Having achieved fame as the guy who convinced air transport giant KLM to do their first fire drill using VR technology, Guido Helmerhorst has now taken it upon himself to promote training via Virtual Reality globally. At Delft-based startup Warp Industries, he and his team create VR scenarios based on your company’s procedures, onboarding programs and existing training using interactive 360˚ video and mobile phone based VR headsets.
As we made our way to the terrace after his presentation at Bucharest Technology Week for our interview, Helmerhorst was approached by many. All feedback was overwhelmingly positive but one interaction stood out in particular, with one of the attendees calling the product “inspirational.” Later, I was quick to point out the fact that being called ‘inspirational,’ though an obvious compliment, implies there is a distance between now and that moment in the future when things will be seen as tangible reality.
VR technology has been around for a few years and the Dutch startup began providing its solution about one year ago. “Training through VR is a reality already in Canada, Italy, Dubai, UK, Chile and more. But it is still very important to make connections with the people, so they understand things are happening now, and not tomorrow. Also for them to feel that the time is now, because the tools are here and you don’t ned to be an IT genius to do that,” Helmerhorst says.
“But most people are not good at imagining things,” he says, “so you must give them that opportunity, to imagine things and make the leap. Better yet, if you can tell a story you are good to go. Everyone works like that. Every time I put on a headset the ideas start flowing. But you have to have the experience to be able to start think about how you could use VR. You have to be initiated first.”
Who can bridge the gap between employees and experiences? “It’s up to the crazy ones,” he says. “It is all down to trying it for yourself. We enable others to try and see how VR works for training in a relatively easy way. And you ca have big impact.”
“All you need is a 360 camera and a story and that’s it,” he says. “There are some hurdles to take, because it is a different way of creating scenarios compared to what people who make training videos are used to, but it takes a day or a week but it’s not a long journey,” the entrepreneur explains.
Teaching KLM new tricks
It was around two years ago that Helmerhorst found himself in front of stakeholders of KLM, the flag carrier airline of the Netherlands, pitching a new VR-powered way of training their numerous staff. The project took shape and was a success. But things did not move as seamlessly as one might expect, he points out. First of all, there was no platform to do that, he recalls. “So I looked around and found a few nerdy developers who were open to it and a guy who I knew was filming and asked him ‘do you do 360 filming?’ To which he said ‘no, but I would really like to give it a go.’ So we did a prototype. And, luckily, it worked as we envisioned it would.” That prototype allowed Helmerhorst to connect with the stakeholders who commissioned him to do a real pilot and then the actual VR supported scenario of an evacuation during a fire.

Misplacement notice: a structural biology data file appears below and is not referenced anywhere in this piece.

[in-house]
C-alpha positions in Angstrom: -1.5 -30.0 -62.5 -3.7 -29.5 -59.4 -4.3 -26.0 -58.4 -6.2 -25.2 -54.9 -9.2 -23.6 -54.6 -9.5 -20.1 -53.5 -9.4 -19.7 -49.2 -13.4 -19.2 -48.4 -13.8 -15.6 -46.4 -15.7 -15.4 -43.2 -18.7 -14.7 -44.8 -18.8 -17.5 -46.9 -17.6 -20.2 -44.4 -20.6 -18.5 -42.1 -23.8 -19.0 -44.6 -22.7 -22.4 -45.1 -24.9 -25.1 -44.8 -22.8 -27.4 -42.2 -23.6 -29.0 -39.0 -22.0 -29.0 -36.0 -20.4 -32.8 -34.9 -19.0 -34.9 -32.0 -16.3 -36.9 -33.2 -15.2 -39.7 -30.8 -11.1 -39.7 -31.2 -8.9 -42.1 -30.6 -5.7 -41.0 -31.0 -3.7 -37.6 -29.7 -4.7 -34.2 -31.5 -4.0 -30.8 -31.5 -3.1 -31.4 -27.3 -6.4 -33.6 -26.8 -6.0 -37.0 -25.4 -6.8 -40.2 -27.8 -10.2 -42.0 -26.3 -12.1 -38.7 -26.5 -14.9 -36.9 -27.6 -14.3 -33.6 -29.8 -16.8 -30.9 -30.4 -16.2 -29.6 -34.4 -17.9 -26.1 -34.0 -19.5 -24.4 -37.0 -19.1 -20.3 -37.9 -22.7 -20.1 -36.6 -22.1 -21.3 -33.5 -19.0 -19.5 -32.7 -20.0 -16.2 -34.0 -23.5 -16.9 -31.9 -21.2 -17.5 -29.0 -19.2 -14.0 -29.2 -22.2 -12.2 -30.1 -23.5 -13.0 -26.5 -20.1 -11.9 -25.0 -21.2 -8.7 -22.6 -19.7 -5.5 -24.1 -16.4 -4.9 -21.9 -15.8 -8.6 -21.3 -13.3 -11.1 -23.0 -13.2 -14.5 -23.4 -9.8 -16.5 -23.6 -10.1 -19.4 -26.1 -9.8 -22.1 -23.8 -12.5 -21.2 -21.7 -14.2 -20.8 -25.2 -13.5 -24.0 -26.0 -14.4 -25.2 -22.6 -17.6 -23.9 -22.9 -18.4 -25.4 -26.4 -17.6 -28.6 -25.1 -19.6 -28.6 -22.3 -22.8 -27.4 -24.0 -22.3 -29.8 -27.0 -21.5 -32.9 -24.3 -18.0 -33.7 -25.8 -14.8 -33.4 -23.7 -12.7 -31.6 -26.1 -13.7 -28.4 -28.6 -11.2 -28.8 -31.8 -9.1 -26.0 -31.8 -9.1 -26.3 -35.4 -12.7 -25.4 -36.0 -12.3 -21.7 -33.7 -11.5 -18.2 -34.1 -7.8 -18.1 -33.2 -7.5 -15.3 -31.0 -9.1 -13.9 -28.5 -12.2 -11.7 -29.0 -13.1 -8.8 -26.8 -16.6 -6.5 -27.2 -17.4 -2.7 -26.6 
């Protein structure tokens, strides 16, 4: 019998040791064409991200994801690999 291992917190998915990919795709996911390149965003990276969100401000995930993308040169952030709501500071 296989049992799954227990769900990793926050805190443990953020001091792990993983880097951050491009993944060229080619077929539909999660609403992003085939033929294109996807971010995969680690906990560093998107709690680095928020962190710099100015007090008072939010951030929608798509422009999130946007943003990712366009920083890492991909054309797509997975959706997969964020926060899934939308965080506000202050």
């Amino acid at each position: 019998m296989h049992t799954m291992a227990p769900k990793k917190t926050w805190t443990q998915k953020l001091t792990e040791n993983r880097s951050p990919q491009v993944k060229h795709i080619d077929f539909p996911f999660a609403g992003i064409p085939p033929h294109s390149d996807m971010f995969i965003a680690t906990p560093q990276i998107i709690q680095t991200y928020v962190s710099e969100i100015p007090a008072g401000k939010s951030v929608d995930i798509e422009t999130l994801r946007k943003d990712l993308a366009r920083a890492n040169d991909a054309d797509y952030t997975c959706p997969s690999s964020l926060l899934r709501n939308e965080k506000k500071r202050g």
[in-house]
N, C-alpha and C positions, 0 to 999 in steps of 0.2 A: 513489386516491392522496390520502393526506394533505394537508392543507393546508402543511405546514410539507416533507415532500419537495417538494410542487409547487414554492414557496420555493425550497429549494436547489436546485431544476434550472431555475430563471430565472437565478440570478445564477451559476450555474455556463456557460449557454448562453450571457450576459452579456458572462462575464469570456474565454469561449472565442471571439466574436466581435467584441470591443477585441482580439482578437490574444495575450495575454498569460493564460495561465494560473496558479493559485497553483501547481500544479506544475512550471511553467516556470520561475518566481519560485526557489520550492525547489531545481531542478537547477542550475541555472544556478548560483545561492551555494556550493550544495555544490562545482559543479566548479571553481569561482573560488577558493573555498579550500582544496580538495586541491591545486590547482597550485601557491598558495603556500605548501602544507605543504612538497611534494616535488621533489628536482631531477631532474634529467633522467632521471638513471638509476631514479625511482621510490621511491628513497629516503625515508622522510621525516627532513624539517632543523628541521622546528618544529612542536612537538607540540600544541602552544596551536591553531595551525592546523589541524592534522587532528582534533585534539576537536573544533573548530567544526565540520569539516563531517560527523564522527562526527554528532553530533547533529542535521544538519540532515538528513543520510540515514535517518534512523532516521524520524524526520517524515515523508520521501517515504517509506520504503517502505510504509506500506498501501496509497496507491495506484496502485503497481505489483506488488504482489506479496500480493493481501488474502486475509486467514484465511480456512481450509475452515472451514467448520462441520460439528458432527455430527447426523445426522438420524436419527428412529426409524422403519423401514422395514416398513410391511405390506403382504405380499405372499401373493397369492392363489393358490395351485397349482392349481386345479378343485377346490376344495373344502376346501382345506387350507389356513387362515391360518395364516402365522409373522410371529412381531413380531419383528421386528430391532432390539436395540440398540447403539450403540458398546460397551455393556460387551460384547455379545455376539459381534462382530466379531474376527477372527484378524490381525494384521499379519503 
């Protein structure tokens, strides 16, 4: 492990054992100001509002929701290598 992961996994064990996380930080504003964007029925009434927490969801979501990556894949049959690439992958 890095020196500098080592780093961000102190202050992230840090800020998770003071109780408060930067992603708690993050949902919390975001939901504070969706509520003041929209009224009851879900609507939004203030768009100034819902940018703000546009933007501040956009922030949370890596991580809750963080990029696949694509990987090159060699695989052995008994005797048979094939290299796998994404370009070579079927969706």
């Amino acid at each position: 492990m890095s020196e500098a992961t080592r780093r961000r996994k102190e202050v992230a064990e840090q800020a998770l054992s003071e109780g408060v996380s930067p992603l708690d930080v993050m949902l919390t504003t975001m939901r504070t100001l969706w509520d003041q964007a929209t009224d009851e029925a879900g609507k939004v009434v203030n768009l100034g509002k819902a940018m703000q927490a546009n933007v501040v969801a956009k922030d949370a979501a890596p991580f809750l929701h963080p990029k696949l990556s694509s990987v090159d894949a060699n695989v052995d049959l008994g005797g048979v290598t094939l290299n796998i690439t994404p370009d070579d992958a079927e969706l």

Was it easy? Not quite, he says. “But you must have someone who pushes the ball forward. Within KLM that happened and there was also a little bit of a budget that was made available for us. You do need a bit of a budget,” he says. But today, things are easier, that they were back then, he argues. “If you have around EUR 1,000 you can create an experience. And that’s because you need a camera, a one time investment, which will set you back around EUR 600. Other than that the investment in the platform, which is relatively low and the hours you put in to create the scenario. You film the scenes, upload and hit the button and show you peers, the stakeholders and say ‘hey, we made this in two days’.
Who is VR training for?
Companies who use Warp Industries services come from many fields. What they have in common is that they are operation driven enterprises, and that they routinely hold training sessions for large shares of their staff. “They come from oil and gas, railroad, manufacturing, healthcare, pharma sectors but there are also big hotel and restaurant chains,” says Helmerhorst, who next week will meet representatives of a global hospitality chain. “I think the core of it all is that when you are dealing with large groups of people, it is hard to train them. Also, it is very difficult and costly to train people on location. For instance, training people on the train is costly, as it needs to be in production, otherwise it loses money. It is the same with ships and planes,” he explains. “Also, large logistics companies have multiple warehouses. And the procedures can be the same, but the warehouses are not all identical.”